I remember, back in May, enjoying organic salmon, edamame, and green tea at Samovar in SF, looking out over SOMA and getting a pleasant, slow sunburn. Two guys were sitting next to me who looked like they worked in tech, probably at CBS Interactive down the street, who was hosting the HTML5 event that brought me out to the West Coast. I heard one of them say, ‘sepia filters dude, sepia filters,’ throwing his hands above his head, adding ‘a billion dollars!’ It was only slightly less cliche of a scene than I experienced at Peet’s in Mountain View the following day, where entrepreneurs looked busy, or looked busy looking busy, at every one of the tables. My coworker and I had to sit outside, which was fine because I continued to work on my tan.
I, too, was surprised by the long list of zeros offered to Instagram by Facebook. The dude in SOMA was right–Instagram is basically just a bunch of sepia filters. Fairly basic functionality and labyrinth-like navigation. And the website doesn’t allow users to view/manage their photos. It seems like a pretty straightforward Django implemention. So why were they offered the GDP of Guinea-Bissau?
My answer takes me way back to the summer of ’11. I was at hip rooftop party in NYC (you can tell by the way I describe these that I don’t go to many of them), and my hairstylist was there, and she asked me to take a picture of her against the midtown skyline. Despite the camera being a cheap Nokia phone, the photo came out kind of cool in a Terry Richardson way. She told me that I needed to ‘Instagram that shit,’ half joking. I didn’t know what she meant at first, but I soon downloaded the app, and I Instagramed that shit.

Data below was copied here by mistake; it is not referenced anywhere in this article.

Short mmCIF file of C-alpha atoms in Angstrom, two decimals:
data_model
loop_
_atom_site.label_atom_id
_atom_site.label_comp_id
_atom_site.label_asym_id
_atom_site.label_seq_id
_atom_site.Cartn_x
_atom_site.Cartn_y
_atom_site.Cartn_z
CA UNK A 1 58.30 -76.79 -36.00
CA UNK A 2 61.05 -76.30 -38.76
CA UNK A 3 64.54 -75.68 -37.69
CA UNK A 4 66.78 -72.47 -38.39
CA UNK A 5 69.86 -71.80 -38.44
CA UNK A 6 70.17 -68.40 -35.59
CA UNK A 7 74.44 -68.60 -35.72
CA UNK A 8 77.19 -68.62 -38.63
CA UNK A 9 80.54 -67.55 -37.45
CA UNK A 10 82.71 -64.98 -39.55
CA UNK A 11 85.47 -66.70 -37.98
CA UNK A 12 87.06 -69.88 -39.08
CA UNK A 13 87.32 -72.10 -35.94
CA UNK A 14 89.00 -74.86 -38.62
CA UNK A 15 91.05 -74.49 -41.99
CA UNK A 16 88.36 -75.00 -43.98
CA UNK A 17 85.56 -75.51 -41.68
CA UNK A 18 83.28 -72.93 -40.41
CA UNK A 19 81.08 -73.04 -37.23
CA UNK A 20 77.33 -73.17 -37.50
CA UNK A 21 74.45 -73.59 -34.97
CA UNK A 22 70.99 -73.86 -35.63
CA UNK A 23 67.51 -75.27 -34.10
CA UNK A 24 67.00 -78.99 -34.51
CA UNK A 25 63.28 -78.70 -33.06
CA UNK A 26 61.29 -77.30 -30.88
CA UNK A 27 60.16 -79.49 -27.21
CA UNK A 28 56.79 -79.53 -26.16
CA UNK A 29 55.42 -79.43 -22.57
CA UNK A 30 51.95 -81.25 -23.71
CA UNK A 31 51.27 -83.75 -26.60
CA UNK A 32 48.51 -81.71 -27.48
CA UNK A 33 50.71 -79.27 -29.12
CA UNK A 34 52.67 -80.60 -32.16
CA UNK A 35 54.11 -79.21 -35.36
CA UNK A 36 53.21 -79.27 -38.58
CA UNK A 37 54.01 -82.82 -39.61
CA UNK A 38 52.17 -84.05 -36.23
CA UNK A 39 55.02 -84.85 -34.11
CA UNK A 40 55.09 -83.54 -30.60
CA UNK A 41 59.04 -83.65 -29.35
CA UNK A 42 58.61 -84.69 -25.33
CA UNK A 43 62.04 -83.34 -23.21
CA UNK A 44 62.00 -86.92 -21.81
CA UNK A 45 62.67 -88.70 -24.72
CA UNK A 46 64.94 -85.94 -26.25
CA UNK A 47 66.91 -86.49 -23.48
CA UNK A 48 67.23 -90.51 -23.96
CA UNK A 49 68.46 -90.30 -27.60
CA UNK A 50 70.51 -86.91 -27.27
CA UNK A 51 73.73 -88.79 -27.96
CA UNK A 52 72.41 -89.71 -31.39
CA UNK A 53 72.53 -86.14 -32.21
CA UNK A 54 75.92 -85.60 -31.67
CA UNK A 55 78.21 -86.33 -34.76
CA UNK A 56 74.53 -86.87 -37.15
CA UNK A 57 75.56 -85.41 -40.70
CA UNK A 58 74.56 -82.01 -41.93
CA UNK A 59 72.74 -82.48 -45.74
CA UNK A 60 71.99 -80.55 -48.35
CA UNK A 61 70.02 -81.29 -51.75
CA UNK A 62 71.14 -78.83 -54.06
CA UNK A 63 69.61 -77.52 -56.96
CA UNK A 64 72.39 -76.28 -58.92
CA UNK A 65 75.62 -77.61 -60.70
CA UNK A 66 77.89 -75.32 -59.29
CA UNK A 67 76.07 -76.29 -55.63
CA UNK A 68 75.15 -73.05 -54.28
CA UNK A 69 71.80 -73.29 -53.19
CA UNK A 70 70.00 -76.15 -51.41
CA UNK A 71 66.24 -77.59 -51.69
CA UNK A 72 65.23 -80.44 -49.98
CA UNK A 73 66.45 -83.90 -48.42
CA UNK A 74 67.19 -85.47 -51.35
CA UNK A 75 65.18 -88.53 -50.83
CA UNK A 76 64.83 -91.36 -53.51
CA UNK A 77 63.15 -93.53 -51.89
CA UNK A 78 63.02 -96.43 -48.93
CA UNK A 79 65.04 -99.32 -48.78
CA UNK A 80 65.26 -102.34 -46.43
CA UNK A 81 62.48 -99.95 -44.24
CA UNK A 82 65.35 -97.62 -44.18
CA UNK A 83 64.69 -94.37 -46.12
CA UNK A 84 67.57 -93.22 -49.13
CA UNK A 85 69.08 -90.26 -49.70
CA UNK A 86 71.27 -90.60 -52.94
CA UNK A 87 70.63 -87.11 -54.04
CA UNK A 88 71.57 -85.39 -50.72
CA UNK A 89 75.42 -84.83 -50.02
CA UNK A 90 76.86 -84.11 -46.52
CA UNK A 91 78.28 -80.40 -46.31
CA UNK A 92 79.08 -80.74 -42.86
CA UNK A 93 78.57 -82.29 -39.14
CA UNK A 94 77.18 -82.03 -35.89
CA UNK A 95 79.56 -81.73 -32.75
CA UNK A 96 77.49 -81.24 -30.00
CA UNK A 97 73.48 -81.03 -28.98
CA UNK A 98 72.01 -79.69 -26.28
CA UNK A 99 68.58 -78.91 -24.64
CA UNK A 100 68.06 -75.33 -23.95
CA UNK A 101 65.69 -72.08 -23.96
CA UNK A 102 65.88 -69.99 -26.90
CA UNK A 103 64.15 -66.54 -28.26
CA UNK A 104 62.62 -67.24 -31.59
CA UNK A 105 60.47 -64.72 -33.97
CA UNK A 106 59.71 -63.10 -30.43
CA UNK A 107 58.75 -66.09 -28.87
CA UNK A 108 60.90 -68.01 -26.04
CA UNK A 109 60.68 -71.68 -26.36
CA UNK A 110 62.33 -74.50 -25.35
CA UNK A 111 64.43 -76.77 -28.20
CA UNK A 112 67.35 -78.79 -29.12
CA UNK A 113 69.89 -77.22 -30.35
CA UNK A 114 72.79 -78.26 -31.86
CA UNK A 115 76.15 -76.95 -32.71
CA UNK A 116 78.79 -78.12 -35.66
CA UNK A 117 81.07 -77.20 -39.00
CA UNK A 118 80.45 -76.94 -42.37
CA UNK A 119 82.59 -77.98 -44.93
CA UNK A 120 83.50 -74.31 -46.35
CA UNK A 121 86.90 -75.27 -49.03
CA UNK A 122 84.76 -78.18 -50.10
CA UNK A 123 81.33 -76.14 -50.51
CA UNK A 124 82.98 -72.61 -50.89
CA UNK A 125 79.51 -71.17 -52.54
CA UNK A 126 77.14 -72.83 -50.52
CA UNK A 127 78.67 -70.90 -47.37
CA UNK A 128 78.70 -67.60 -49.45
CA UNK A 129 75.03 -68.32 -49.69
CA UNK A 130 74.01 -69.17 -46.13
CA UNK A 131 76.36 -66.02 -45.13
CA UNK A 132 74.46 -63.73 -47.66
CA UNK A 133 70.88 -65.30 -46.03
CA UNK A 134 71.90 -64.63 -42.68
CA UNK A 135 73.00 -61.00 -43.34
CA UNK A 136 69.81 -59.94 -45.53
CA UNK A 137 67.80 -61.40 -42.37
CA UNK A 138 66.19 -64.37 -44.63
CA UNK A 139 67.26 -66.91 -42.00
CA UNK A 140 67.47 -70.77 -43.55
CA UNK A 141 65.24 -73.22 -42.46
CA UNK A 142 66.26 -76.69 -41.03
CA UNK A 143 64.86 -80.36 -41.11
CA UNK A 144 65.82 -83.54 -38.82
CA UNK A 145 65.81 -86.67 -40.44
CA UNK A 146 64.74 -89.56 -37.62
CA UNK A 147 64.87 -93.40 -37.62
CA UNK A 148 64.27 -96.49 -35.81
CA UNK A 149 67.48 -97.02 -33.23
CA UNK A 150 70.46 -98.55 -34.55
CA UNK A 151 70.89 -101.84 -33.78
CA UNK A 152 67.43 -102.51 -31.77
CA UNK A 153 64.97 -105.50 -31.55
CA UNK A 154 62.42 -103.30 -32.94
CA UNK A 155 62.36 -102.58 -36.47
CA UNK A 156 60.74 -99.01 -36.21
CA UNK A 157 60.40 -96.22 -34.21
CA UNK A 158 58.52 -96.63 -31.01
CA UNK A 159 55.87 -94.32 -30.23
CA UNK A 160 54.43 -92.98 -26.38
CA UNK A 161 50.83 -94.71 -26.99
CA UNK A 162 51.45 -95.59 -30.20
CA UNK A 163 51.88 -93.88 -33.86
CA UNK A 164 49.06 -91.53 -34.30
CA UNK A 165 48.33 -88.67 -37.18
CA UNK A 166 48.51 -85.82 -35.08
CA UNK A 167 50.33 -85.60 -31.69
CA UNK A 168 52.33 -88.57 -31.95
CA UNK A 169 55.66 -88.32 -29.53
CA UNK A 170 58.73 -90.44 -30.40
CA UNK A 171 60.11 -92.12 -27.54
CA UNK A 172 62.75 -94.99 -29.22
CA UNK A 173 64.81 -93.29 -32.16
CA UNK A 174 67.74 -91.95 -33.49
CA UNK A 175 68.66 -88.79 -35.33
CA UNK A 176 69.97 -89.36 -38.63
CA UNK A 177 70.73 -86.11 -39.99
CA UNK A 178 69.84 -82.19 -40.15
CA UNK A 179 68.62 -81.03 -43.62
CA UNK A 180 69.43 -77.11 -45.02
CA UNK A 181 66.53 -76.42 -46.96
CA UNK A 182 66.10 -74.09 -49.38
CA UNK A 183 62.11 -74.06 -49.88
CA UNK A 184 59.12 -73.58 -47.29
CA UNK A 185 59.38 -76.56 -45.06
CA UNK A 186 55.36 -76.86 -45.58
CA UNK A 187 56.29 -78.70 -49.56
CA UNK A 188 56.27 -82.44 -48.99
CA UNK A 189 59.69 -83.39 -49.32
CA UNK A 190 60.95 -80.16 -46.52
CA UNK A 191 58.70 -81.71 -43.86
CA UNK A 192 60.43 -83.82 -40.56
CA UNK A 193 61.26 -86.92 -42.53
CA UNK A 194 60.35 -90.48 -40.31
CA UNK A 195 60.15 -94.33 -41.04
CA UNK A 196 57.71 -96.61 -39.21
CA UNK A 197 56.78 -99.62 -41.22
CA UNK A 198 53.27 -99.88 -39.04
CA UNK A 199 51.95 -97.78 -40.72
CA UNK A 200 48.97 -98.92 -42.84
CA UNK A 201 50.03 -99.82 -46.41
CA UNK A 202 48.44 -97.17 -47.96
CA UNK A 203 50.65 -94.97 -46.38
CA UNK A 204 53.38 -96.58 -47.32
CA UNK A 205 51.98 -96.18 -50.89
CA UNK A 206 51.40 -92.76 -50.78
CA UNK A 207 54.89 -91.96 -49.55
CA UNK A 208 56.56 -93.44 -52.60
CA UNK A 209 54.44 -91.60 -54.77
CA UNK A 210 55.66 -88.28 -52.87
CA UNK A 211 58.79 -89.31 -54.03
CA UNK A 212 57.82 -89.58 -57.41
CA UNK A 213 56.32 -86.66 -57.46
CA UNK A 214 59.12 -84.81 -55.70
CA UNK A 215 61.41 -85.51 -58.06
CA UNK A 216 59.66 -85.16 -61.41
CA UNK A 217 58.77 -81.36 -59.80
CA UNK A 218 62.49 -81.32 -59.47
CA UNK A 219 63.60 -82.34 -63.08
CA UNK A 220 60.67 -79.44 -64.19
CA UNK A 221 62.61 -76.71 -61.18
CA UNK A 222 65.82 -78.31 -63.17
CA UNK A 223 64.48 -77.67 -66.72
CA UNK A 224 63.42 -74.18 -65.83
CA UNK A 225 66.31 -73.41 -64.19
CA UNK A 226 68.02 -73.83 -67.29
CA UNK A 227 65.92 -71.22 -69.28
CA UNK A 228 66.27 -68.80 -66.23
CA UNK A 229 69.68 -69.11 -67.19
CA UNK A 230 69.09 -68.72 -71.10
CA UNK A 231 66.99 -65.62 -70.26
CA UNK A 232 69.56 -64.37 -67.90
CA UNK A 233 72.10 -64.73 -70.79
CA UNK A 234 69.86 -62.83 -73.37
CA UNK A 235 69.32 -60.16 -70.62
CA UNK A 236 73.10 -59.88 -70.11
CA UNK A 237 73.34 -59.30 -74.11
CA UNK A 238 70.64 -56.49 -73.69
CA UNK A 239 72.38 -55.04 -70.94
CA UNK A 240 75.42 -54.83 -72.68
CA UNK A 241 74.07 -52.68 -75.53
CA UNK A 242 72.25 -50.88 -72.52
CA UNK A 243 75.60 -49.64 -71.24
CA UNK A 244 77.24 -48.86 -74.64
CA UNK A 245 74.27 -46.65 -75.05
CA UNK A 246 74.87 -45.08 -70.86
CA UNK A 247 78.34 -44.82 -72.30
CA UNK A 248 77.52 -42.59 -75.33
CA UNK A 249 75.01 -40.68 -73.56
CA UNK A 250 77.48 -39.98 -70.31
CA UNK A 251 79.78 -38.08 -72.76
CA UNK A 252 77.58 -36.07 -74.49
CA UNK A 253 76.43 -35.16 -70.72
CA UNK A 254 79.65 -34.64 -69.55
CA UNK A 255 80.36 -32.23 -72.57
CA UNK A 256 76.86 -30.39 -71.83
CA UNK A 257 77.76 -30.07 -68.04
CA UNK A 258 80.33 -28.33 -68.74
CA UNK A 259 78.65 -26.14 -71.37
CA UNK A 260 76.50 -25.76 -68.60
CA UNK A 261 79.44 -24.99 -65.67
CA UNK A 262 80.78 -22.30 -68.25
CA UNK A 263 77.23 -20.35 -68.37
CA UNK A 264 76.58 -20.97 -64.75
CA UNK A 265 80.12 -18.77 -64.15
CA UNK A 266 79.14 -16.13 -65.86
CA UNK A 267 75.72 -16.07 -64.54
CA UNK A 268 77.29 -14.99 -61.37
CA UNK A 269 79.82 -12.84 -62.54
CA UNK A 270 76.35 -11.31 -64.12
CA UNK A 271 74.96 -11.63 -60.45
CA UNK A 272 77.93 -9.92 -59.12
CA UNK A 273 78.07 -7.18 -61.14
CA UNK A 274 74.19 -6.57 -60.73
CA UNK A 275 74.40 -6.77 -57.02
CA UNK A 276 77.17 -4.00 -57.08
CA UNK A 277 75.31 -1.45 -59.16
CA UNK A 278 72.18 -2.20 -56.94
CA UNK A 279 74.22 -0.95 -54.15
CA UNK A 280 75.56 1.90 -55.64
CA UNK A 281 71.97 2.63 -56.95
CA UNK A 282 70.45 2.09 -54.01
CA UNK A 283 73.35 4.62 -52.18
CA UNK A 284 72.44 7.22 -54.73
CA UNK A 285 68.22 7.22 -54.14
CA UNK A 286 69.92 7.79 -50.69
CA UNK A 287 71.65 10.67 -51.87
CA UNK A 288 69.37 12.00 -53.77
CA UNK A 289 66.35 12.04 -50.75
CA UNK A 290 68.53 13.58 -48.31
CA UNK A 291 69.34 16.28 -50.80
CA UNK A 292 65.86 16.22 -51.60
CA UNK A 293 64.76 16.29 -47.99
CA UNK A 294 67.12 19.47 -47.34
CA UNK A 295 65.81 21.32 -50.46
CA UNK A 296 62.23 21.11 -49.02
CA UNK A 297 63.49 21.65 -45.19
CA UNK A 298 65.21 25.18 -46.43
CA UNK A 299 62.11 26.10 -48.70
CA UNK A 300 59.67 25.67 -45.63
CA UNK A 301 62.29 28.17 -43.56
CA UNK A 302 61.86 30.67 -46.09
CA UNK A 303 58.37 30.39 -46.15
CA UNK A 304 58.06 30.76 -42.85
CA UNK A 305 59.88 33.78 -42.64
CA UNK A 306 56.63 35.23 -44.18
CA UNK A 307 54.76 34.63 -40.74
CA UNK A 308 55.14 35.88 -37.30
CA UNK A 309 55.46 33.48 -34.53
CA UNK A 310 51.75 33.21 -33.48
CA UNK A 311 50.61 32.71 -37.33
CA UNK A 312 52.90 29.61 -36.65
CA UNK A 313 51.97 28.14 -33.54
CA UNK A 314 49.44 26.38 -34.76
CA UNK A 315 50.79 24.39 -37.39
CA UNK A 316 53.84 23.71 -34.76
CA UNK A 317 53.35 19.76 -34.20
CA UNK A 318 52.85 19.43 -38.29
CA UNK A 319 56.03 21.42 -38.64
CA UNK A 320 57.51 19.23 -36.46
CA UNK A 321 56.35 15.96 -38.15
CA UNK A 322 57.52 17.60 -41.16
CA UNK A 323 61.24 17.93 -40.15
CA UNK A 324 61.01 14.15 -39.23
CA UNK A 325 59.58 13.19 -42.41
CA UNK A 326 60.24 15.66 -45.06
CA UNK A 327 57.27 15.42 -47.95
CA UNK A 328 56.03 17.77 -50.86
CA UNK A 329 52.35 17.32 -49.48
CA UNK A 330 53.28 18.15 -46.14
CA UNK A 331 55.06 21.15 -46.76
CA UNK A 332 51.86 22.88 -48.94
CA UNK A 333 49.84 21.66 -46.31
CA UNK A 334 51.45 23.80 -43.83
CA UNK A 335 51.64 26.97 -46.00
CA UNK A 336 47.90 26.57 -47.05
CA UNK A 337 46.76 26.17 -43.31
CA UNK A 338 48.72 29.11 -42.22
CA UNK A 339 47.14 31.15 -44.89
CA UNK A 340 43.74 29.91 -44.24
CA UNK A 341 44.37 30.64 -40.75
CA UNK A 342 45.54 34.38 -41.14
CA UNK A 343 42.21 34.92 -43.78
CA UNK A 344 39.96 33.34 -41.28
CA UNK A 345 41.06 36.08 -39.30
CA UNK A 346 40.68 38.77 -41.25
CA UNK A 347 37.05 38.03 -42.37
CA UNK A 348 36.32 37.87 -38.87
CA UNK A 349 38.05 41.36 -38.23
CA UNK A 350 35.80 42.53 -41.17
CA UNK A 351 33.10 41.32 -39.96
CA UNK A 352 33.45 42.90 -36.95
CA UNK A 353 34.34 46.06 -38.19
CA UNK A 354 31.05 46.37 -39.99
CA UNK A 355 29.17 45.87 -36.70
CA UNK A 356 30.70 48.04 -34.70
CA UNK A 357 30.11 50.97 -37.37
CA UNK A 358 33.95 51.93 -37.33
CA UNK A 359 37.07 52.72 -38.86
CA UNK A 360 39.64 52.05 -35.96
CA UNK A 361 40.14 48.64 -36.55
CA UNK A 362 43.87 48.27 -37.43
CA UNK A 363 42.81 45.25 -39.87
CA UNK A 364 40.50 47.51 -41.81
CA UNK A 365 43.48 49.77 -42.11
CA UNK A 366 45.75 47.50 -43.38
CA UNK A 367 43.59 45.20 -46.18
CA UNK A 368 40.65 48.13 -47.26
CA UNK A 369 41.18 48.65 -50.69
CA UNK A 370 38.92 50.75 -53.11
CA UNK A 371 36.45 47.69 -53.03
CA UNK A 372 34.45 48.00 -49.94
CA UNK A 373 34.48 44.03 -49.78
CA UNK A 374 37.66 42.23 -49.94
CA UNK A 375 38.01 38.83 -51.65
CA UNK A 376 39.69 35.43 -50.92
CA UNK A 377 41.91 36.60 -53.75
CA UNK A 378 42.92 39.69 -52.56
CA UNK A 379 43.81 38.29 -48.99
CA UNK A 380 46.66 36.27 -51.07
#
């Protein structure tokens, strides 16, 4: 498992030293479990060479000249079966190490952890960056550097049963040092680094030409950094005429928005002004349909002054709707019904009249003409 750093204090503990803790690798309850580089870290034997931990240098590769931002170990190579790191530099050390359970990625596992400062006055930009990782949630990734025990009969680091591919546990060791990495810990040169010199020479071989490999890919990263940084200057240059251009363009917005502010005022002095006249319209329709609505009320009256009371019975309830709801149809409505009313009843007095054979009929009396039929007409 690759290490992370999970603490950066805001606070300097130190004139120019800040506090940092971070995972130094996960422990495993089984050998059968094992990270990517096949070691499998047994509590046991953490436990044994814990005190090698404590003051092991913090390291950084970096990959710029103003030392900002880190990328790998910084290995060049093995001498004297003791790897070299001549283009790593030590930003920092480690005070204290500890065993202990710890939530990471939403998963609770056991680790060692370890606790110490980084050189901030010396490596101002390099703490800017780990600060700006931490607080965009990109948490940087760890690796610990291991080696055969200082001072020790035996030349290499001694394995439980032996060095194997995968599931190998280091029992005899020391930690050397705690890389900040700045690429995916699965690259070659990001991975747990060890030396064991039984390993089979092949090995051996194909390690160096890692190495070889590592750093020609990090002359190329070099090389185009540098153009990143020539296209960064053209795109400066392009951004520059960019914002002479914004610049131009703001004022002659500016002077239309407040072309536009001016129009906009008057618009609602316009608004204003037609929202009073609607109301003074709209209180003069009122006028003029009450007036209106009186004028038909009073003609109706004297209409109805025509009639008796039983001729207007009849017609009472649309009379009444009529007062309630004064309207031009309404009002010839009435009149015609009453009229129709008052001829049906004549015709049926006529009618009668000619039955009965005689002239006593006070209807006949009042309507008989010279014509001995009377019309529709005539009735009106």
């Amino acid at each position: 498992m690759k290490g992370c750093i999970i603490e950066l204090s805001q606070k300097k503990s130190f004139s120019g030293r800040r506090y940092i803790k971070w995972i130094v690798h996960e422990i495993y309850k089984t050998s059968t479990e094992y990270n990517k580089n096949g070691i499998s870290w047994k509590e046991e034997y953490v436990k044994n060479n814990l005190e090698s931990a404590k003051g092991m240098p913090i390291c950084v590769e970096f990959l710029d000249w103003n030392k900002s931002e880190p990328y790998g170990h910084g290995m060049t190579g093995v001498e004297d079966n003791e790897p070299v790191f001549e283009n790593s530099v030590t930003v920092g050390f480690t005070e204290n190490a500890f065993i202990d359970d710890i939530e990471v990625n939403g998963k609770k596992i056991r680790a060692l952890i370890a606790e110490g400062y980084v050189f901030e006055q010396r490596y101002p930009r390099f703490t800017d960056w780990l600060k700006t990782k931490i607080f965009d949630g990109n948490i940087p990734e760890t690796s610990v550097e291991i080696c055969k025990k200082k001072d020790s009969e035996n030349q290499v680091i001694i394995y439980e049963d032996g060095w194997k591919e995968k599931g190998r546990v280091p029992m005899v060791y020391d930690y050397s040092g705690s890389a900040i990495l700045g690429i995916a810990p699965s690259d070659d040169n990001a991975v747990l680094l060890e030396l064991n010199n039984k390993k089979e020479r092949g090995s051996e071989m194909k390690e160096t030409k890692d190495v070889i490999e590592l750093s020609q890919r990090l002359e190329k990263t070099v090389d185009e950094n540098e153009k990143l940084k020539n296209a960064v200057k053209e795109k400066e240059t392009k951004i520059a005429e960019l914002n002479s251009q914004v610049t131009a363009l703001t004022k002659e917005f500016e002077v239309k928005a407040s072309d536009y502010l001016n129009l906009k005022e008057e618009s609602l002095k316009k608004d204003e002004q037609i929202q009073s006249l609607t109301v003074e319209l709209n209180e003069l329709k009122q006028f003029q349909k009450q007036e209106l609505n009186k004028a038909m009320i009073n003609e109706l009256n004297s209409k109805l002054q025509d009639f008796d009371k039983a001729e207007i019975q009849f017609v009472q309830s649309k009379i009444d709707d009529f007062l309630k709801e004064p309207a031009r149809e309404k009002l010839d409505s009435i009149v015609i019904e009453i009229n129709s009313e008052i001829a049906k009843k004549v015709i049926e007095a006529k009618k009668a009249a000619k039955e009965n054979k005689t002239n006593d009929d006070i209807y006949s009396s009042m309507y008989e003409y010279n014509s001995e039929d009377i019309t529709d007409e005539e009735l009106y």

Throughout the summer I got pretty into Instagram. The filters weren’t anything amazing–I already had ‘an app for that’ with Camerabag. What I liked though was the fact that I could establish my account under a slight pseudonym ‘d_woot’ and a kind of mysterious and admittedly too artsy profile pic. I also liked that I immediately got connected to a random group of LA kids–my hairstylist’s friends and their friends–people I feel that may have not followed me on Twitter, but did so on Instagram because I’m a photographer and I tend to post interesting images. Twitter makes you put ‘yourself’ out there: I’m so and so and I work at this company and I have these interests. The Instagram ecosphere didn’t require that. And therein lies the interesting point.
Instagram provided a way for me to see creative stuff by random people, and interact with them. It allowed me to do what made the Internet interesting in the first place–be anyone I wanted to be, be mysterious. Thus it also didn’t require me to blast images to my whole family and social network–cousins, girlfriend’s parents, former bosses, etc. Yes I realize there are circles and lists, but I find them cumbersome and annoying. And perhaps most importantly, Instagram didn’t shove photos of babies and girls nights out and glitter down my throat. I felt liberated; I felt that there was a future for social networking in more targeted communities, viable options to the meta-narrative sites.
And then it was bought by Facebook.